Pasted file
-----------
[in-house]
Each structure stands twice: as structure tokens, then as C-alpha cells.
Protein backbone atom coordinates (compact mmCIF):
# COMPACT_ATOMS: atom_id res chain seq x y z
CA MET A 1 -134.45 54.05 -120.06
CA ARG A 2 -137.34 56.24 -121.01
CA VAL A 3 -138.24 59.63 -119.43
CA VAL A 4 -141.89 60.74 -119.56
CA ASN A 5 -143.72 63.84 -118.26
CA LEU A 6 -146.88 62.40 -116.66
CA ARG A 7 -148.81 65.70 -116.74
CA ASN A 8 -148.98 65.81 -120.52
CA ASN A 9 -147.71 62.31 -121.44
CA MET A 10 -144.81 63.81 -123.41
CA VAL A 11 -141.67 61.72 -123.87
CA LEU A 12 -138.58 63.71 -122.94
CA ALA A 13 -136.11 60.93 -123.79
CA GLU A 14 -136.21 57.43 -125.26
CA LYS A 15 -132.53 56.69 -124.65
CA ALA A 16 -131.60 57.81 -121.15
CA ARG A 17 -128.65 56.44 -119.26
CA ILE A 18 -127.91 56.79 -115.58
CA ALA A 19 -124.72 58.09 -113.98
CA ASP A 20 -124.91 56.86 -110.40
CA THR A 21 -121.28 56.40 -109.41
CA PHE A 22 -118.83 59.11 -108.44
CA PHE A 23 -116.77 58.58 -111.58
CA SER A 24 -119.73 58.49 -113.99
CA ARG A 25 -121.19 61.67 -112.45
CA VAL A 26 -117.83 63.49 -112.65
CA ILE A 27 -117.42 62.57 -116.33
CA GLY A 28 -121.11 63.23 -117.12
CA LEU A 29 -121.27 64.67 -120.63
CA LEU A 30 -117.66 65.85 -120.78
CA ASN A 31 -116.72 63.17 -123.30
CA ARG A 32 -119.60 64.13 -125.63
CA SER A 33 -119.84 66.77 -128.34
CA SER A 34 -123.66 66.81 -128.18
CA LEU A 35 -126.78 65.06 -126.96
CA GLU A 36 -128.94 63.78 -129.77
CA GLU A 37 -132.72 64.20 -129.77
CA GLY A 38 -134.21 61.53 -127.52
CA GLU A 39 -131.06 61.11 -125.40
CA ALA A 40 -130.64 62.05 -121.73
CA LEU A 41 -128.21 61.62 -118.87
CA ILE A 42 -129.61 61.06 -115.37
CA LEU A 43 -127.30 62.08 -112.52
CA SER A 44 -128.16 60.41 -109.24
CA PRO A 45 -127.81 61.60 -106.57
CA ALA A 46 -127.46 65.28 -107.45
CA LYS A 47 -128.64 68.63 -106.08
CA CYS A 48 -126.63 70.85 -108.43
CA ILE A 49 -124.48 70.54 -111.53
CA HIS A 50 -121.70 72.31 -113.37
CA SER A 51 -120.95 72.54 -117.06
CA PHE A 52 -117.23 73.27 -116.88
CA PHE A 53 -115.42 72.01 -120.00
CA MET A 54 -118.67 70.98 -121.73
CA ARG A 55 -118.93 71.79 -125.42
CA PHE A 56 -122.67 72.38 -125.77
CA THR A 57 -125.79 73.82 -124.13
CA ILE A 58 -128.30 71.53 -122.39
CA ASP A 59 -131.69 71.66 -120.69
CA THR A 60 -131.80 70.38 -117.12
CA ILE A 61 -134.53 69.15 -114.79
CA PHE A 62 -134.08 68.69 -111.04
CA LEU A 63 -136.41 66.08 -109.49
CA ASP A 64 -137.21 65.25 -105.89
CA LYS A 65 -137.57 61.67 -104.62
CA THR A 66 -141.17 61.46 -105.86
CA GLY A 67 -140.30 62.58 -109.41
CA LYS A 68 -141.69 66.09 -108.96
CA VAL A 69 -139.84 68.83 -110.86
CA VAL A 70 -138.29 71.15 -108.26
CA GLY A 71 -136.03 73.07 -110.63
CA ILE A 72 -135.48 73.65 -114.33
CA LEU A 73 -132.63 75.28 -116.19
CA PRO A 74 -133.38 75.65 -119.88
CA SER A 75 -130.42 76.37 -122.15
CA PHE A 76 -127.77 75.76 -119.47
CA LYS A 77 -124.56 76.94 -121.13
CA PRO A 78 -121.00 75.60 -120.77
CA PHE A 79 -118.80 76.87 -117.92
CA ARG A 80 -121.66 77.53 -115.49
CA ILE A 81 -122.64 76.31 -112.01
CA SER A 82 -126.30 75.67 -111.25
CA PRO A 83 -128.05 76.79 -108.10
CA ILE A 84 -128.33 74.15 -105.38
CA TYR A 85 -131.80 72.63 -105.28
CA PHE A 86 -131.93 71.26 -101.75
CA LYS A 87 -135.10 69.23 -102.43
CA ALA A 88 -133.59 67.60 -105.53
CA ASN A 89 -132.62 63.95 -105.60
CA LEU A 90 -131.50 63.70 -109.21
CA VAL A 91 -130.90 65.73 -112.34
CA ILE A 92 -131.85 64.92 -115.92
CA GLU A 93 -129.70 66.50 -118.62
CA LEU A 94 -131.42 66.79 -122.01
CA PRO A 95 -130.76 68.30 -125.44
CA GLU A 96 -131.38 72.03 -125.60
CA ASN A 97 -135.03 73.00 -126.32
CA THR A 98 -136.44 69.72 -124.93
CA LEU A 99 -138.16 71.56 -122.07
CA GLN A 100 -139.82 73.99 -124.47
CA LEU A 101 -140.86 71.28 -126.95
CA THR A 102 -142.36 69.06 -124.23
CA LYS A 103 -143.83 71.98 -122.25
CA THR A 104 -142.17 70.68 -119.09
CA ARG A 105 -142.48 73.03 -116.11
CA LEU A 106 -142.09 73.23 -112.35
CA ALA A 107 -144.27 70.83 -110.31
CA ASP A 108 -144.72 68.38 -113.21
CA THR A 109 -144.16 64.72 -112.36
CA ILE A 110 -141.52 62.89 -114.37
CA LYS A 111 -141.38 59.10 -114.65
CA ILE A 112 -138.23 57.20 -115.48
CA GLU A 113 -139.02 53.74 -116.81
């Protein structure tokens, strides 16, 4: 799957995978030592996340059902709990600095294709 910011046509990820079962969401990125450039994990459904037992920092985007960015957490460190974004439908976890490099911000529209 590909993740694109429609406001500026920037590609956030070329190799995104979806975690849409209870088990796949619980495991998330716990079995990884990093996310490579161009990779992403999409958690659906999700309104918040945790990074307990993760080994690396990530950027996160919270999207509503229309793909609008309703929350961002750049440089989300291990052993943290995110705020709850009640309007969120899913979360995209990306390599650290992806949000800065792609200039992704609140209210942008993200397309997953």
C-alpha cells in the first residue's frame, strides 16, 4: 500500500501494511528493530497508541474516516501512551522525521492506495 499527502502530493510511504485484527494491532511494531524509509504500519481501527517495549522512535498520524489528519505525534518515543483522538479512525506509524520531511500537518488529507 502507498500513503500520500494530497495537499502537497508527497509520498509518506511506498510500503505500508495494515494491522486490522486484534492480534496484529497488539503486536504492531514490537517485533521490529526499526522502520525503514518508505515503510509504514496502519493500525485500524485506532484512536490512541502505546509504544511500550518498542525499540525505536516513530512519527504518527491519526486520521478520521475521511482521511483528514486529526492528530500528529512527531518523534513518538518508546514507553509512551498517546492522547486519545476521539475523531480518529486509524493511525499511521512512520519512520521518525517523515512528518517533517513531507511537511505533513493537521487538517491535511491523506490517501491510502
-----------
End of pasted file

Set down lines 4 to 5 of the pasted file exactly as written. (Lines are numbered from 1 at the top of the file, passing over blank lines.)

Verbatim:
# COMPACT_ATOMS: atom_id res chain seq x y z
CA MET A 1 -134.45 54.05 -120.06